I haven’t seen Can I Change Your Mind yet, granted. But without seeing it, I reckon I can stipulate a few things. It will be well produced. Anna Rose will present as a cogent, intelligent and passionate advocate for action on climate change. Nick Minchin will come across as intelligent and sensible, if a little bit the doddering luddite grandfather unwilling to be dragged into the 21st century. The show will be entertaining, and it will be balanced.
It will be balanced. That is the problem.
This programme, and its accompanying Q & A special are, under the guise of providing insightful comment, offering a massive free kick to organisations with a vested interest in preventing action on climate change.
Ms Rose is an attractive, engaging, eloquent advocate. But unfortunately, the audience she needs to speak to will simply disregard her as an insufferable, adorable naif, juxtaposed against the sensible, rational, shirt-sleeves-rolled-up pragmatism of Minchin.
I’m also going to take a punt: at the end of the show, Nick Minchin will remain unconvinced, while offering valueless concessions to give the impression of intellectual agility. And that is why it’s a godsend for the ‘sceptics’.
I know that trolls will happily disagree, but the scientific agreement on climate change is as settled as science gets. It’s as settled as evolution, as plate tectonics, as the periodic table. It is, for all intents and purposes, fact. And yet, by engaging in an attempt at ‘balance’, the ABC has provided equal footing between established fact and a fringe belief that is interested primarily in maintaining the status quo. Which, naturally, is exactly what these groups want. No doubt there were high-fives aplenty around at the Minerals Council offices when this documentary was announced.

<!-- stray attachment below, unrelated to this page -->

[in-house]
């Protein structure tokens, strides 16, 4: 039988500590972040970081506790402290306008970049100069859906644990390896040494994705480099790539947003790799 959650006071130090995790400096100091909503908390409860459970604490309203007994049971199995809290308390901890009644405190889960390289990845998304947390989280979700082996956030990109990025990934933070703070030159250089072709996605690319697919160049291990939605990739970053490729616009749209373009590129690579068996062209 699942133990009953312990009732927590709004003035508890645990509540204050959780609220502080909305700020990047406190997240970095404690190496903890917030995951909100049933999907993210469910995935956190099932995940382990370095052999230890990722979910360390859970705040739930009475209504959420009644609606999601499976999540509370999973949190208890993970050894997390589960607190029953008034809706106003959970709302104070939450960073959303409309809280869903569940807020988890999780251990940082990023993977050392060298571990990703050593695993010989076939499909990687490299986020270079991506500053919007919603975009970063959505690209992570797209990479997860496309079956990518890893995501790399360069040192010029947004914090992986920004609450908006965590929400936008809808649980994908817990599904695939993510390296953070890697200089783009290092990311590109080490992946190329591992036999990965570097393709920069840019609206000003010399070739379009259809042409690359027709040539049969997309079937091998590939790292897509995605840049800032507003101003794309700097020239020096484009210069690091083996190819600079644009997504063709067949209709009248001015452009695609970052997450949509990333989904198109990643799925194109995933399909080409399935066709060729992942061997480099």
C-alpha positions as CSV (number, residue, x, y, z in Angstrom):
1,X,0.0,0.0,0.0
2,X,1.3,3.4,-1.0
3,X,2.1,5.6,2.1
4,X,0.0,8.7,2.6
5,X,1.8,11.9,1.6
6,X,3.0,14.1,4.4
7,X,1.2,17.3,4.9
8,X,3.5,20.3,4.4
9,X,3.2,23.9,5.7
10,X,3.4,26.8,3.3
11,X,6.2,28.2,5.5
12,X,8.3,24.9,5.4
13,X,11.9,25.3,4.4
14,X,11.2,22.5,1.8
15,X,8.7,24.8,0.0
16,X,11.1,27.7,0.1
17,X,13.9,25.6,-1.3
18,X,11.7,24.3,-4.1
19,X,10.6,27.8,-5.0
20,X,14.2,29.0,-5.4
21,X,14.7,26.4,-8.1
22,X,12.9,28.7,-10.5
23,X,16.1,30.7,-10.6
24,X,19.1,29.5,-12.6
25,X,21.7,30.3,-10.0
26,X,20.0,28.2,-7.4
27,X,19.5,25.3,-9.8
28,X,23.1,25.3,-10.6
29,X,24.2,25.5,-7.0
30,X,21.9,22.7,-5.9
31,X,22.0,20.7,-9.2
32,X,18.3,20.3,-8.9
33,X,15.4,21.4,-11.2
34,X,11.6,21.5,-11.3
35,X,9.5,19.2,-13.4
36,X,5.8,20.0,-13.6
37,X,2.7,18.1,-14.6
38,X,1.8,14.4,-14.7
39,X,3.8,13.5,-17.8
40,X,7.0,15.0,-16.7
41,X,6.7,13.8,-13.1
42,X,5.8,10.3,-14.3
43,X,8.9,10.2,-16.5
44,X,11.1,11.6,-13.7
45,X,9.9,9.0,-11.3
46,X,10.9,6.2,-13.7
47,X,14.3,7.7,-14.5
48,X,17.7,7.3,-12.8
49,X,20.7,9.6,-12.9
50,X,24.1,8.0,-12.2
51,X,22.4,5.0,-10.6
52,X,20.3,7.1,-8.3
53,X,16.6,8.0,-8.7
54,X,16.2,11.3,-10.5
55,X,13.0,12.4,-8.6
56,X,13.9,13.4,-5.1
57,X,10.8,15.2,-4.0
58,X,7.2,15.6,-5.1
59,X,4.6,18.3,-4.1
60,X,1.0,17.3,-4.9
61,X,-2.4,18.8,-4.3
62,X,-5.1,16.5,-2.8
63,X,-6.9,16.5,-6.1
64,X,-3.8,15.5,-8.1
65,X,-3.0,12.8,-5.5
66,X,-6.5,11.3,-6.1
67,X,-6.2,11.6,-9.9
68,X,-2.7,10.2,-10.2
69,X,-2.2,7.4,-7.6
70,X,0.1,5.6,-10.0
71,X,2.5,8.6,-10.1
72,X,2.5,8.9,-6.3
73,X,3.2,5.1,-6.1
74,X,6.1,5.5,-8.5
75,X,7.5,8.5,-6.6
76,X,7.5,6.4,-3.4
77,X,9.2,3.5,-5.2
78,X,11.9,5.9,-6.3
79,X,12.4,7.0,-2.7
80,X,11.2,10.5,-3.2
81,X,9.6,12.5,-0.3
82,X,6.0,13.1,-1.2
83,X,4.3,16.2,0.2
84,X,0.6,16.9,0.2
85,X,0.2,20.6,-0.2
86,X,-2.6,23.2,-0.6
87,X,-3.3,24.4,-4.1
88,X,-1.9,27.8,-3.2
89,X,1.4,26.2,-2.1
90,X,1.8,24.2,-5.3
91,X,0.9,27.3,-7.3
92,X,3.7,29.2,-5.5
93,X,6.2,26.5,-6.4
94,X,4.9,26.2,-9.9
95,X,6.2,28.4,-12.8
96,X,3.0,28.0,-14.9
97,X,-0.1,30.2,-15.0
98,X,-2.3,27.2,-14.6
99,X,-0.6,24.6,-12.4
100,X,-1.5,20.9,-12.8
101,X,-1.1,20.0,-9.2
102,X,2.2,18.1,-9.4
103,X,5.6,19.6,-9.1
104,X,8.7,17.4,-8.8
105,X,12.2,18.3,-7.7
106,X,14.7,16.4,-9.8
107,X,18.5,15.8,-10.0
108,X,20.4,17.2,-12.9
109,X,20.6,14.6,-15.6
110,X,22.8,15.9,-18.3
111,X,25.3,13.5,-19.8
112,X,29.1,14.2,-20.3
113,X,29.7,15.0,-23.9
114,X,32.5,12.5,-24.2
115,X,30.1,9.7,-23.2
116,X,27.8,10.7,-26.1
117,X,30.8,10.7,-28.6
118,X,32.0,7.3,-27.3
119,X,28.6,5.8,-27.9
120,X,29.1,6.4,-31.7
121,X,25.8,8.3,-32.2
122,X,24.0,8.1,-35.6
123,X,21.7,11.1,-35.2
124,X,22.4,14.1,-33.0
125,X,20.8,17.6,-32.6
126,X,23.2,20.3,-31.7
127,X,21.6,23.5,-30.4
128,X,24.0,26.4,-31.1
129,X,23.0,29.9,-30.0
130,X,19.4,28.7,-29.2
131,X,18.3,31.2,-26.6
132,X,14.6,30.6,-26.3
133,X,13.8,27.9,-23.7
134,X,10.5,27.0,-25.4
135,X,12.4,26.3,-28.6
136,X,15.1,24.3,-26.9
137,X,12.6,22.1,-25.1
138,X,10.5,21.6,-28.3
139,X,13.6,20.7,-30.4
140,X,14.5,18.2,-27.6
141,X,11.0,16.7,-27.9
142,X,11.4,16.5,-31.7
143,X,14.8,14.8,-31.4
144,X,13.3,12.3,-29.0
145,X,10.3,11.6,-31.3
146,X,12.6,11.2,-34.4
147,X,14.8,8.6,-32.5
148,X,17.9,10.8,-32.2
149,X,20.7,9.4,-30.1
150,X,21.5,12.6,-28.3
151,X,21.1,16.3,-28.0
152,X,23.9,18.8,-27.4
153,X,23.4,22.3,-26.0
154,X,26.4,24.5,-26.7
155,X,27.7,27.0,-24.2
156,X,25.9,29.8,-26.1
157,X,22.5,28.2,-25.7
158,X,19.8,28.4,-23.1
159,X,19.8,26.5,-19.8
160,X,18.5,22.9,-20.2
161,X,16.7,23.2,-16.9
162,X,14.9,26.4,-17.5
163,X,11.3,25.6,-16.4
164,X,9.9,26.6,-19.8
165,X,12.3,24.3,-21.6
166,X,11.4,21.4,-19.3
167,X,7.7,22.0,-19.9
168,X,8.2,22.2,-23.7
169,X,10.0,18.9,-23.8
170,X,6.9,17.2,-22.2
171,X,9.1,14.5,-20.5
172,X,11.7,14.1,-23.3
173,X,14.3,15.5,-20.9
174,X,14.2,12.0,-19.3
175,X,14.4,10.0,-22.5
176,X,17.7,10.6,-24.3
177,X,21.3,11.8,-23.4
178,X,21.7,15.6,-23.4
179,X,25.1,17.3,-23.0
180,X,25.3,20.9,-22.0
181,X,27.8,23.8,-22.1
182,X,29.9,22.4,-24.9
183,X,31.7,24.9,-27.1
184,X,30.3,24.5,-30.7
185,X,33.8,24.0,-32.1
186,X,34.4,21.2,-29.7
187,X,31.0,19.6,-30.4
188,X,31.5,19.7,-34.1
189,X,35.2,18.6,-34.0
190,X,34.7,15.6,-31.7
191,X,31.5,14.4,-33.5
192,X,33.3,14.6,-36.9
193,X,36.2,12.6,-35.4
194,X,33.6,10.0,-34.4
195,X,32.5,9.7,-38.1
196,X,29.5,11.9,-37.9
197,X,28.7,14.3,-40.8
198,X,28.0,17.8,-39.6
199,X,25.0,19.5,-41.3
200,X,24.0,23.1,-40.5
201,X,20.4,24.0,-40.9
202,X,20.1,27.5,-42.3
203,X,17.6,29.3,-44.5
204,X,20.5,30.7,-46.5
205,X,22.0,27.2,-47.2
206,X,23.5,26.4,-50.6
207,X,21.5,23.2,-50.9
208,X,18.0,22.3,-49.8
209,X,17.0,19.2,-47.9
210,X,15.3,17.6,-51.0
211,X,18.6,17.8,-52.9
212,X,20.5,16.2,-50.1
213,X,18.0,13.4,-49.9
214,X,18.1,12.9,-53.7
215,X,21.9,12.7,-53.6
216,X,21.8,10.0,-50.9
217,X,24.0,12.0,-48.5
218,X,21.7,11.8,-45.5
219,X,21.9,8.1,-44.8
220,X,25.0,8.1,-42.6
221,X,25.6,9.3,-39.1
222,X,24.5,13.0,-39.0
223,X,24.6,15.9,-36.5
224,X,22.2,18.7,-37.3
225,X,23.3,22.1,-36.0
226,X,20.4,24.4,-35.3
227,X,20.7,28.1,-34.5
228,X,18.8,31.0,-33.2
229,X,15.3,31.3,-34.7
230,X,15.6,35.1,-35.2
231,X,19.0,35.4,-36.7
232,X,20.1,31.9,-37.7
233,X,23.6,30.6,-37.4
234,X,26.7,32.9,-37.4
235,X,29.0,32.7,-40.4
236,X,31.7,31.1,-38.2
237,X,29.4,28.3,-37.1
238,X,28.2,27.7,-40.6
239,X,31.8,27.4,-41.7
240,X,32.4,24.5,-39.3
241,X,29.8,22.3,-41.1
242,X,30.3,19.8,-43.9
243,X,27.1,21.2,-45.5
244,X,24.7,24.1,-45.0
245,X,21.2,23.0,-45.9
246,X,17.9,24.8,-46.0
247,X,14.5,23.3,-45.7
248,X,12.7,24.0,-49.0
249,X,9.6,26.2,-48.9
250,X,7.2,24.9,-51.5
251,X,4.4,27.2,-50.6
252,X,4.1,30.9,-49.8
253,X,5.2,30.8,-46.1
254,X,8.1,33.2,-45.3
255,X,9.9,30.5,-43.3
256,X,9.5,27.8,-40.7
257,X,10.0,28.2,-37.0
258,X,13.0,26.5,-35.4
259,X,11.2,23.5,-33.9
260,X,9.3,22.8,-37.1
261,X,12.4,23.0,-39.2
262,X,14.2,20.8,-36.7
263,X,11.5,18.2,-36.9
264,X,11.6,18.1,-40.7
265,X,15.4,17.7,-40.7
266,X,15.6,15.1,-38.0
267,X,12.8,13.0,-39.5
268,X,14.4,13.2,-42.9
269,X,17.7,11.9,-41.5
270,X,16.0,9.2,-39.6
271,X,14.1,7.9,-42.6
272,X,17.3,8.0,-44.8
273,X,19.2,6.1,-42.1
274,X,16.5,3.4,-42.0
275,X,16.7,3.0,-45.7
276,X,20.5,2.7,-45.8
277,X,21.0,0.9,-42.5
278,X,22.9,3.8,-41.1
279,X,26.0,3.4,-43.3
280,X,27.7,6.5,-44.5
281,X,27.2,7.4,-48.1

It must always be remembered that most Australians have little to no interest in engaging on a meaningful level with questions of scientific fact, policy levers, abatement curves and the like. And nor should they. The problem is when vested interests capitalise on the ABC’s neurotic obsession with ‘balance’, engendered by a decade of board members who actively hated the institution they oversaw (Windschuttle, Albrechtson et al).
It is much easier to advocate for the same rather than something different. By casting ‘doubt’ on the science, these groups validate the internal shift that Australians are making, choosing to disbelieve the science as a means of justifying their unwillingness to pay for harm prevention or reduction.
By offering this documentary, Ms Rose, admirable as she is, is simply fighting her opponents’ fight; on their terms, in their house. Those are fights one simply doesn’t win.
And by accepting the terms of this ‘debate’, the ABC continues its efforts, particularly through Q & A, to engage in massive trolling efforts of the Australian public, encouraging outrage and conflict over education and discussion.
That said, I’ll still watch, and shout at the telly. Witness my rants, if you dare.